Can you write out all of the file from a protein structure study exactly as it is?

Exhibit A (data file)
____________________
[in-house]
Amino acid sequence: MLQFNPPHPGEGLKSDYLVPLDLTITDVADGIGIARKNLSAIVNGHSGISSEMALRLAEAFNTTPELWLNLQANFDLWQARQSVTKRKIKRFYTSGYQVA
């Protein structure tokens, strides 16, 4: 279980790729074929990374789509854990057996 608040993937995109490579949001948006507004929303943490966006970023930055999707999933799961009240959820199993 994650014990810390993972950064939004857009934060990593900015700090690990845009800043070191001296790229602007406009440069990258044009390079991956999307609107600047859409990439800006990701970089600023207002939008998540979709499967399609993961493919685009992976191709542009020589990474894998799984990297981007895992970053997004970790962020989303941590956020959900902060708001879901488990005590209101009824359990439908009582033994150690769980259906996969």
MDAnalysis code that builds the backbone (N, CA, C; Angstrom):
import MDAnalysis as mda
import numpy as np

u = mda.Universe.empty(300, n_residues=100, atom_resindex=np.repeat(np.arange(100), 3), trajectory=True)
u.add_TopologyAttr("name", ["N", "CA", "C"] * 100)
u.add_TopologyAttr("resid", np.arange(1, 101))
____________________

[in-house]
Amino acid sequence: MLQFNPPHPGEGLKSDYLVPLDLTITDVADGIGIARKNLSAIVNGHSGISSEMALRLAEAFNTTPELWLNLQANFDLWQARQSVTKRKIKRFYTSGYQVA
């Protein structure tokens, strides 16, 4: 279980790729074929990374789509854990057996 608040993937995109490579949001948006507004929303943490966006970023930055999707999933799961009240959820199993 994650014990810390993972950064939004857009934060990593900015700090690990845009800043070191001296790229602007406009440069990258044009390079991956999307609107600047859409990439800006990701970089600023207002939008998540979709499967399609993961493919685009992976191709542009020589990474894998799984990297981007895992970053997004970790962020989303941590956020959900902060708001879901488990005590209101009824359990439908009582033994150690769980259906996969």
MDAnalysis code that builds the backbone (N, CA, C; Angstrom):
import MDAnalysis as mda
import numpy as np

u = mda.Universe.empty(300, n_residues=100, atom_resindex=np.repeat(np.arange(100), 3), trajectory=True)
u.add_TopologyAttr("name", ["N", "CA", "C"] * 100)
u.add_TopologyAttr("resid", np.arange(1, 101))